In­dige­nous leader Mick Dod­son.

The di­rec­tor of the ANU Na­tional Cen­tre for In­dige­nous Stud­ies, Pro­fes­sor Mick Dod­son, talks to Karen Mid­dle­ton about why recog­ni­tion should be sec­ondary to rid­ding the con­sti­tu­tion of racist pow­ers.

The Saturday Paper - - Contents | The Week - Karen Mid­dle­ton

Karen Mid­dle­ton What do you think of the out­come of the Ref­er­en­dum Coun­cil’s con­sul­ta­tions and Uluru process?

Mick Dod­son In my view it is a lit­tle dis­ap­point­ing. It’s not that I dis­agree with the rec­om­men­da­tions. They are things we ought to pur­sue. But I think it’s a bit back-to-front. We’ve had al­most five years now talk­ing about and do­ing things re­gard­ing the con­sti­tu­tion. It’s clear the prob­lem we have is with our con­sti­tu­tion, and the re­port of the Ref­er­en­dum Coun­cil does not ad­dress it. Our con­sti­tu­tion at its heart is racially dis­crim­i­na­tory. Sub­sec­tion 26 of sec­tion 51 al­lows the par­lia­ment to pass laws that can dis­crim­i­nate against any Aus­tralian on the ba­sis of race. That’s the prob­lem. There’s also an­other sec­tion, sec­tion 25, which con­tem­plates the pos­si­bil­ity that states can ban peo­ple from vot­ing – dis­en­fran­chise them – on the ba­sis of race.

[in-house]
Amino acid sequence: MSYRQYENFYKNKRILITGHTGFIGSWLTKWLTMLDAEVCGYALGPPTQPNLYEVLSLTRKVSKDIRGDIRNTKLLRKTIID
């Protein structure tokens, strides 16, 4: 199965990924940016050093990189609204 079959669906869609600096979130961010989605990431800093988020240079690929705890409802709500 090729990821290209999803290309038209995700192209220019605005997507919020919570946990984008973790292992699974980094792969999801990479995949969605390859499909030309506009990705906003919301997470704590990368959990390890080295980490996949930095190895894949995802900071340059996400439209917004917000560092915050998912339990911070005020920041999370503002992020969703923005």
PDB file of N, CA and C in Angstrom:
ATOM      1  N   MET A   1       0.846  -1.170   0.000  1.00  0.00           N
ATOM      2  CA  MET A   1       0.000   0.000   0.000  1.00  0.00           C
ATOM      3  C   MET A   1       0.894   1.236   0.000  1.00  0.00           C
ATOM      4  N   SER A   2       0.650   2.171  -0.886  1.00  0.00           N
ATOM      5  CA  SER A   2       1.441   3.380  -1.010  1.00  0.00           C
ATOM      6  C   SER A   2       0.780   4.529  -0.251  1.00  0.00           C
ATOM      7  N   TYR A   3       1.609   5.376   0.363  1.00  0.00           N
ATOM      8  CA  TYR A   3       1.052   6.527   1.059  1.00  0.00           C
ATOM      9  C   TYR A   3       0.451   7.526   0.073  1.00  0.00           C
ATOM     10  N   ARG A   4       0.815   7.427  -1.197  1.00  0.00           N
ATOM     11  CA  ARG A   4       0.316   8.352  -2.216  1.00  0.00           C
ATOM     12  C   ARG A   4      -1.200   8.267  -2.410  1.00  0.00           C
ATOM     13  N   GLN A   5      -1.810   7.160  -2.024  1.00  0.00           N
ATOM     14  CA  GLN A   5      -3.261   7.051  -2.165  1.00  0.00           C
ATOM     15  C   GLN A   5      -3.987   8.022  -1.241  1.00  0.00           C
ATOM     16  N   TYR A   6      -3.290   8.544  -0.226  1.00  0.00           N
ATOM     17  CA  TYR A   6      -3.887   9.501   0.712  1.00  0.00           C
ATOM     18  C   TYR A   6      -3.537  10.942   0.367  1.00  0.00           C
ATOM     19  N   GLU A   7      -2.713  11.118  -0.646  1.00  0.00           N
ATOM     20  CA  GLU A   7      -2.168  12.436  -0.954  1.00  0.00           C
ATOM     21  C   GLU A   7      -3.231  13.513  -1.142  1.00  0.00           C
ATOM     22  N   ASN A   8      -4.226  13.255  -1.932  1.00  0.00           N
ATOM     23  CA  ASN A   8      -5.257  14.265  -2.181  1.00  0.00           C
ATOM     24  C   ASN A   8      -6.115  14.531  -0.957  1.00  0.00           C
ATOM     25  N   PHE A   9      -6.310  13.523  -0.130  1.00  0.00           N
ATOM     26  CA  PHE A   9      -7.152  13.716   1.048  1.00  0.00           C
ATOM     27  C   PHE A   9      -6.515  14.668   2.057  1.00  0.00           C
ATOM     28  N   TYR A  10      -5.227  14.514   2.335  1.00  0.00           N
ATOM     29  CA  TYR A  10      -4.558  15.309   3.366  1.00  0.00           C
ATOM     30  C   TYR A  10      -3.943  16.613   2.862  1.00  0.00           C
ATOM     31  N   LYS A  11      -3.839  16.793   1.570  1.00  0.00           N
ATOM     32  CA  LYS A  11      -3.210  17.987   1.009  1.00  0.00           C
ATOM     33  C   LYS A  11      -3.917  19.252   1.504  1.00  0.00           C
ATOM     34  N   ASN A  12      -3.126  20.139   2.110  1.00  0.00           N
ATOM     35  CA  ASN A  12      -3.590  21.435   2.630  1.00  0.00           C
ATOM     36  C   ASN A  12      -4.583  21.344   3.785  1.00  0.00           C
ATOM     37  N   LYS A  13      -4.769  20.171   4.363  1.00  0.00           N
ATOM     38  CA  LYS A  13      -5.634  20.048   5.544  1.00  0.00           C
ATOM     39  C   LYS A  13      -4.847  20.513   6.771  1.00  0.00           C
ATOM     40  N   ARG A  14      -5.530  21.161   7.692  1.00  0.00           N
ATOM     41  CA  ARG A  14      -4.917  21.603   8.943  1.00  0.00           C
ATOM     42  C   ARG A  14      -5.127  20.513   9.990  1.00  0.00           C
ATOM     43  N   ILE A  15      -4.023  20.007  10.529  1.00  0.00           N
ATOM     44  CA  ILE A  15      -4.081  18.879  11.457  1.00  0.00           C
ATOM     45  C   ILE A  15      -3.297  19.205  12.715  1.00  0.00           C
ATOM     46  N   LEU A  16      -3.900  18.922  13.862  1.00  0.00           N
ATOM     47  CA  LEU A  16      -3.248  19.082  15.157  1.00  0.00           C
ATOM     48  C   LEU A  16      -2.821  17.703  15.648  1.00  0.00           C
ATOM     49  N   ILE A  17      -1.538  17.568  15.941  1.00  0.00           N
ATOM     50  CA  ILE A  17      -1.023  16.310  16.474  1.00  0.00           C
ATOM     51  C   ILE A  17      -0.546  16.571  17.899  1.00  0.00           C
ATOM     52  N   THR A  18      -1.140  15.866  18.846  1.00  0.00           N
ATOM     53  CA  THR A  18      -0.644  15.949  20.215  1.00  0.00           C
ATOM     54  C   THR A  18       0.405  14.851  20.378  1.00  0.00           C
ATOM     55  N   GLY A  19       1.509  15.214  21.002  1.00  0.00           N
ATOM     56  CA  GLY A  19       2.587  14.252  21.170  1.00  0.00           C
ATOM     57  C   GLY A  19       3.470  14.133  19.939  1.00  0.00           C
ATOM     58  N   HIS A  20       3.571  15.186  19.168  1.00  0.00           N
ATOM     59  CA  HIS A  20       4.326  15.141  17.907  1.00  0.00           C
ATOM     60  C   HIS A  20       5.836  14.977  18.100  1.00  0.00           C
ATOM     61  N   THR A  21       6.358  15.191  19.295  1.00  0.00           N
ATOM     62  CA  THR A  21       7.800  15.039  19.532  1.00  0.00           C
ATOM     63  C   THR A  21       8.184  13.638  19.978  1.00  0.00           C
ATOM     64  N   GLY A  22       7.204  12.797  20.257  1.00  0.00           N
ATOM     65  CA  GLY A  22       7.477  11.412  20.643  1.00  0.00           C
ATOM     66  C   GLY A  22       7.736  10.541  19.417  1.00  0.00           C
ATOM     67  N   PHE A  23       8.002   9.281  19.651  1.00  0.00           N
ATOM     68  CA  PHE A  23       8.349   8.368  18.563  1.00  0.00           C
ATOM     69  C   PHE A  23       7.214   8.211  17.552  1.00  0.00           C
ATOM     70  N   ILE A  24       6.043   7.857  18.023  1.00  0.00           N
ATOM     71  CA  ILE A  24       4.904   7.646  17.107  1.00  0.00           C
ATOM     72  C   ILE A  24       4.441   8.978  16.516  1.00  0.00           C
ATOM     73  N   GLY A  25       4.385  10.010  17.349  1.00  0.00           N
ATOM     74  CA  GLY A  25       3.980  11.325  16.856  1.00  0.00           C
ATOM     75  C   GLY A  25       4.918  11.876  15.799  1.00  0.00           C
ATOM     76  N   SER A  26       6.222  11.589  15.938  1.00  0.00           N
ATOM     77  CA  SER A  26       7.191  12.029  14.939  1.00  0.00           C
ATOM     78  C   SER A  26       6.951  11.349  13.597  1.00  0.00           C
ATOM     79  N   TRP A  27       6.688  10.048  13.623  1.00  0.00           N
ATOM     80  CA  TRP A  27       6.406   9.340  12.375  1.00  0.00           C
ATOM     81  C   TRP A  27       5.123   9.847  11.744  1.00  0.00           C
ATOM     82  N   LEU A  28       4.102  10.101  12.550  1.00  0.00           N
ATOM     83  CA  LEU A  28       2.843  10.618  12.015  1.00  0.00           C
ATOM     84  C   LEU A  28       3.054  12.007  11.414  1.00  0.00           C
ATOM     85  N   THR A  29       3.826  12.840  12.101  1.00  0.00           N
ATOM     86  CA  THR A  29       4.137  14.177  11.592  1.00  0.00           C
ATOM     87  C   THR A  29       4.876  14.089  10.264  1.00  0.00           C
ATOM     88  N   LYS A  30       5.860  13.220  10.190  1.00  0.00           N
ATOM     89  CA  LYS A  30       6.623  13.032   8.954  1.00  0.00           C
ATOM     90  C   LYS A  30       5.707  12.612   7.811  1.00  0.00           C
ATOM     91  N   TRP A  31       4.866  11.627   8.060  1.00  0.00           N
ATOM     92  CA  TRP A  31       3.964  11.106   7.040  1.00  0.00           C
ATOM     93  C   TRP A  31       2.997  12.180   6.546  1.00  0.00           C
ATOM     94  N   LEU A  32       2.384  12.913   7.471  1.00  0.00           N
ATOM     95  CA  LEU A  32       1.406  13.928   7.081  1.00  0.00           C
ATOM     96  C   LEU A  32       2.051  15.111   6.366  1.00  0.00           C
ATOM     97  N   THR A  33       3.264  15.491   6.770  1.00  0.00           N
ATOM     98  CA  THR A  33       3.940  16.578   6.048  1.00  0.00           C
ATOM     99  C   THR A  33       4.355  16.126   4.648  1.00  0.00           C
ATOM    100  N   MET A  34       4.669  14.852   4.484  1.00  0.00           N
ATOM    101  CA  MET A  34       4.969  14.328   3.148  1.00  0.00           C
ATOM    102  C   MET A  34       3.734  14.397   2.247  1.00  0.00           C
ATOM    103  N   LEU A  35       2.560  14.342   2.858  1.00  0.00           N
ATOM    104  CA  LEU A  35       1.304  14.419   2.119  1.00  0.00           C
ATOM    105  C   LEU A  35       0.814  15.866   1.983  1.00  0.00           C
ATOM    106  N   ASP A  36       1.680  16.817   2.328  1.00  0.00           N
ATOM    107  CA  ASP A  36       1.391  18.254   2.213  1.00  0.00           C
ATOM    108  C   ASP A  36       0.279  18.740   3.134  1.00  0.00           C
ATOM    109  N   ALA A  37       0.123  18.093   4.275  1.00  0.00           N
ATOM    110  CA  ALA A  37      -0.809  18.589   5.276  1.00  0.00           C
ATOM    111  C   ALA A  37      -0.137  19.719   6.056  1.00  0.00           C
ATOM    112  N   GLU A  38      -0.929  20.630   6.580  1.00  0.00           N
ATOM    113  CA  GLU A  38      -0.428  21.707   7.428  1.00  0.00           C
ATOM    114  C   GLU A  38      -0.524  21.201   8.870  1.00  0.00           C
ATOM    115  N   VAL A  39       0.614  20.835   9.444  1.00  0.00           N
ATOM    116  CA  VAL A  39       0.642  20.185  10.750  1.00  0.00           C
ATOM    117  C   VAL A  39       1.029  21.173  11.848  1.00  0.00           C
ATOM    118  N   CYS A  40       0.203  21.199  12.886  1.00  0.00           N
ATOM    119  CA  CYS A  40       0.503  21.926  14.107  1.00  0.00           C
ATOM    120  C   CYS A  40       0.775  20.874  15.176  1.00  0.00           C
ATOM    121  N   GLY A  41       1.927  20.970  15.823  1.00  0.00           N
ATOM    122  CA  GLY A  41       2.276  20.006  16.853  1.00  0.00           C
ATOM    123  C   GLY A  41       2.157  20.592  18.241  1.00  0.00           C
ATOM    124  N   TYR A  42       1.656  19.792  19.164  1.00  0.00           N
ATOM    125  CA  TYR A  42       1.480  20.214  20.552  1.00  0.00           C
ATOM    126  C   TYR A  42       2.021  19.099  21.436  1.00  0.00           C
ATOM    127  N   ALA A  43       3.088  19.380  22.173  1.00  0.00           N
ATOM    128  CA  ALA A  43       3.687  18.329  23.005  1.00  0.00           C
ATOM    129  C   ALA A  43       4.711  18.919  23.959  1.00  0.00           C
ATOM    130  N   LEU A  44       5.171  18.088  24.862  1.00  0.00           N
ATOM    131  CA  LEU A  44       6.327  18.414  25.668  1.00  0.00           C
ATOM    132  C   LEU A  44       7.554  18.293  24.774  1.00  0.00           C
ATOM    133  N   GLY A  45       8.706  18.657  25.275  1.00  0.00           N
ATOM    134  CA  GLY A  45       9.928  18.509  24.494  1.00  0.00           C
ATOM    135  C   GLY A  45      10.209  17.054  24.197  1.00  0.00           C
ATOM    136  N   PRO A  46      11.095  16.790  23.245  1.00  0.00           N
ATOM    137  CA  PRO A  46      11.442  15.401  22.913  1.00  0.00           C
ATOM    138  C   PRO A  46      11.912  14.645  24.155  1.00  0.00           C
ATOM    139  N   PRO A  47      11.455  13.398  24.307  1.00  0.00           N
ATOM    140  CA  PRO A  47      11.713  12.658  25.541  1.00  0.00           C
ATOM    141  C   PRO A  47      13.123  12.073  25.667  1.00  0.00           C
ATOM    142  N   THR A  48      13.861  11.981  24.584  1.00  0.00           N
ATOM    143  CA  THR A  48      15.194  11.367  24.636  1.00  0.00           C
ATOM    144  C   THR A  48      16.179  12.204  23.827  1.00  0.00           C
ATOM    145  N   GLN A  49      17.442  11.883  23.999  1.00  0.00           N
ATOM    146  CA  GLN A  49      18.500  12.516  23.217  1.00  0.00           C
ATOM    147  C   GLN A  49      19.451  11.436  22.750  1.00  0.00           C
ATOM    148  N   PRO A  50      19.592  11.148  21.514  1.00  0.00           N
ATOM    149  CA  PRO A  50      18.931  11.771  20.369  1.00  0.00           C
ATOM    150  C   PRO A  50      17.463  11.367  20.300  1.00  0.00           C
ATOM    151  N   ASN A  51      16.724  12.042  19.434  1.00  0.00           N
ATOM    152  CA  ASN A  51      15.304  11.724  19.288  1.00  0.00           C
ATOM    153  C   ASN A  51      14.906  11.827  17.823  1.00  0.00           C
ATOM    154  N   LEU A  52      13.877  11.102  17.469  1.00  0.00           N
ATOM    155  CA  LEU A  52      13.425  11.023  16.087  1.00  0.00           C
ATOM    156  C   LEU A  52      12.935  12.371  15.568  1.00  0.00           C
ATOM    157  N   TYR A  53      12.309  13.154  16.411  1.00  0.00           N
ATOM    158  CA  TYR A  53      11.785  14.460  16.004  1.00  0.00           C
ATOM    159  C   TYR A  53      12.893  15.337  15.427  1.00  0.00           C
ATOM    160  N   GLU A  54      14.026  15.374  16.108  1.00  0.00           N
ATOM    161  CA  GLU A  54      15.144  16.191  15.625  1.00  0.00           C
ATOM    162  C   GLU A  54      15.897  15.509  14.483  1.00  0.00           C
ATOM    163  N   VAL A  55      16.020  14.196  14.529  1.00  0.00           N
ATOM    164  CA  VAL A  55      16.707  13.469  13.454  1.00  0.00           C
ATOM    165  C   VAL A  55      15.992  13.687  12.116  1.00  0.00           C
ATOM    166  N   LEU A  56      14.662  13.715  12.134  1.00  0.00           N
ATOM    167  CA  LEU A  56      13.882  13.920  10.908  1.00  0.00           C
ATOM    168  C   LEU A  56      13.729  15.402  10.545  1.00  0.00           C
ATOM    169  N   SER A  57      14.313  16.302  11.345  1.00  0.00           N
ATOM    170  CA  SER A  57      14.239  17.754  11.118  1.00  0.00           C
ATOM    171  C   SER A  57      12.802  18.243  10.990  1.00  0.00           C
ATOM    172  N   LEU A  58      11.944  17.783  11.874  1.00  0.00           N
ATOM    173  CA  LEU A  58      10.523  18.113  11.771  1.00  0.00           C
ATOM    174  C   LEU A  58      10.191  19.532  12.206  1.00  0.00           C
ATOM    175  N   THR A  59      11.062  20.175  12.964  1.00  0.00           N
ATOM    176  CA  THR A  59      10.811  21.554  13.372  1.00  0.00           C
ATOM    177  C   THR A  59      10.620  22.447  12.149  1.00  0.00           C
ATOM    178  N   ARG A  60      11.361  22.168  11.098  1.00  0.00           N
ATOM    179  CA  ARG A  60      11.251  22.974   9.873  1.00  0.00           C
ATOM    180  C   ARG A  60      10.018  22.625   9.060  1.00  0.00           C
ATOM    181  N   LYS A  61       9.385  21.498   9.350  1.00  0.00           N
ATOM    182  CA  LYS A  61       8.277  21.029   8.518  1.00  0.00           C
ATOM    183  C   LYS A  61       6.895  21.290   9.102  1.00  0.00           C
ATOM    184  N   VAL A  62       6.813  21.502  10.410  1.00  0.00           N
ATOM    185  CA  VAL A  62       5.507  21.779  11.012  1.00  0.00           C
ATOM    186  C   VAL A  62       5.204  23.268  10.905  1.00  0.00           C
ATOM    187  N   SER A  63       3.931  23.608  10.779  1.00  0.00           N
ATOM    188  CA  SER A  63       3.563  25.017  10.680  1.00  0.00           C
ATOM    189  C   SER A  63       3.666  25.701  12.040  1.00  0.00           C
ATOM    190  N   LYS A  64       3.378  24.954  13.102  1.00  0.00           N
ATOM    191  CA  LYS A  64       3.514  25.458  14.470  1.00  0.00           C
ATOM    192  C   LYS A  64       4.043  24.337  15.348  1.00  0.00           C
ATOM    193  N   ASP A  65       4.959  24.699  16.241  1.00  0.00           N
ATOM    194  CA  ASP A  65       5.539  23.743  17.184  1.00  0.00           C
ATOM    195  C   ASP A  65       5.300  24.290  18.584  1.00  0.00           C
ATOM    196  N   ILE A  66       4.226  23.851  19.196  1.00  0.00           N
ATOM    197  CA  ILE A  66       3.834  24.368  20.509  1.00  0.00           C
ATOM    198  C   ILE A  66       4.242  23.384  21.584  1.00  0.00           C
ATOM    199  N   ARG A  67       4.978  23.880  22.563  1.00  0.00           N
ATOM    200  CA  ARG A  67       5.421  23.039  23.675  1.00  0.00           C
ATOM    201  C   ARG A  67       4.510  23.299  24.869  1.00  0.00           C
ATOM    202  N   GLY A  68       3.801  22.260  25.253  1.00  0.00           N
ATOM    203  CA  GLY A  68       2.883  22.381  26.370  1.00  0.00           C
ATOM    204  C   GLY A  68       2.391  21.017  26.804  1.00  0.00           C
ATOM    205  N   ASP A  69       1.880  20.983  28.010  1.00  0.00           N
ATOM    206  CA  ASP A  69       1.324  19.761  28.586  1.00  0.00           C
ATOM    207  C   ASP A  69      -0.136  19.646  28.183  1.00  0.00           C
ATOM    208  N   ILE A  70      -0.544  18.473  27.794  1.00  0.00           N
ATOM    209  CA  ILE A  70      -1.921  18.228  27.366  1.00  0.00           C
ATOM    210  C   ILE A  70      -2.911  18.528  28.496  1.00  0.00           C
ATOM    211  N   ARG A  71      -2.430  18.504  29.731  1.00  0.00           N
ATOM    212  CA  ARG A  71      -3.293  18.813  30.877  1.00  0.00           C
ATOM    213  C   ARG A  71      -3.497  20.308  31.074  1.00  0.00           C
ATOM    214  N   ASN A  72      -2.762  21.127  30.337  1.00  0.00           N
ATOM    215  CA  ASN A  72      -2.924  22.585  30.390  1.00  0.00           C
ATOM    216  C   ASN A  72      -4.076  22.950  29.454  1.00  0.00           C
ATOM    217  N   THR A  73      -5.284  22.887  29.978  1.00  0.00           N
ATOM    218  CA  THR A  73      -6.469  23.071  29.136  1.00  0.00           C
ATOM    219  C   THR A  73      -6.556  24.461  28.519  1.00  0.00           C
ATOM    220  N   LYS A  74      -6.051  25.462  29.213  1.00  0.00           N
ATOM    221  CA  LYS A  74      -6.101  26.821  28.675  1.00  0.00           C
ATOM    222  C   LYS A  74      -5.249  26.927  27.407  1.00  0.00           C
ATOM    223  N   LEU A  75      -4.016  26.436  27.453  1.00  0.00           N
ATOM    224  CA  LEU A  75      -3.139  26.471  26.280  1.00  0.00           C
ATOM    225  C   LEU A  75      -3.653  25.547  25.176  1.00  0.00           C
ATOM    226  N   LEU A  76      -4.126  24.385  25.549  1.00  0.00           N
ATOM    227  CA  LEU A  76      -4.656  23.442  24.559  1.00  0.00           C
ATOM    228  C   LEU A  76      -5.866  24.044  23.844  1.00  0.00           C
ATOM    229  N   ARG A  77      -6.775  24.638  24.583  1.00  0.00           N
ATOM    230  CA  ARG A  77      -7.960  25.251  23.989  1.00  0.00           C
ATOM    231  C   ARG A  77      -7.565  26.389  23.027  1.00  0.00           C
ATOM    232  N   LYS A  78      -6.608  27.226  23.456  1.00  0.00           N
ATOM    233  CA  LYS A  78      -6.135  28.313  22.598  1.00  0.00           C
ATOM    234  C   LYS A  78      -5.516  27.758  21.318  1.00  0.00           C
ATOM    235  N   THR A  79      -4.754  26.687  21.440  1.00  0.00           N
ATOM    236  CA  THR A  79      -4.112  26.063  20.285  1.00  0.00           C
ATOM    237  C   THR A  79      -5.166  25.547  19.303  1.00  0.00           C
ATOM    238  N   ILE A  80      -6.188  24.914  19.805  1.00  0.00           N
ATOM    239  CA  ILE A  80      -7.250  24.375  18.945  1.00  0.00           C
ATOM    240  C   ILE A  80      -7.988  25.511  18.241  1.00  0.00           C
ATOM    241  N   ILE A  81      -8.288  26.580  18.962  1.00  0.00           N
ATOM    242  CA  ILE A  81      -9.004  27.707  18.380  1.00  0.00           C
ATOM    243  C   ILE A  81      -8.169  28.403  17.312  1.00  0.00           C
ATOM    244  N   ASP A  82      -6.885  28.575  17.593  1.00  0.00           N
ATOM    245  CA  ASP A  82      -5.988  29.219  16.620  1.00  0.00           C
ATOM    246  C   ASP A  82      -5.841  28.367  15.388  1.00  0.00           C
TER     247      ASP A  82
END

Now, in a mod­ern democ­racy like ours, we wouldn’t ex­pect to have those pro­vi­sions in our con­sti­tu­tion in the

21st cen­tury. Racism is a scourge across the world. We shouldn’t be boast­ing about it in our con­sti­tu­tion. The Uluru re­sult doesn’t deal with that. How are we ex­pected to deal with that? My un­der­stand­ing of the whole process and the terms of ref­er­ence of the Ref­er­en­dum Coun­cil was to deal with these ques­tions. I’m dis­ap­pointed be­cause it doesn’t.

KM You were part of fa­cil­i­tat­ing very early con­sul­ta­tions, is that right?

MD There were three peak meet­ings be­fore the re­gional con­sul­ta­tions, and all of those meet­ings dis­cussed the work the ex­pert panel had es­tab­lished. It had an ex­ten­sive re­port and made nu­mer­ous rec­om­men­da­tions. There were two par­lia­men­tary in­quiries; there’s been dozens of opin­ion pieces, scholas­tic pa­pers, other eru­dite writ­ings about the is­sues. Much of that was cov­ered in those peak meet­ings.

KM But not then in the con­sul­ta­tions?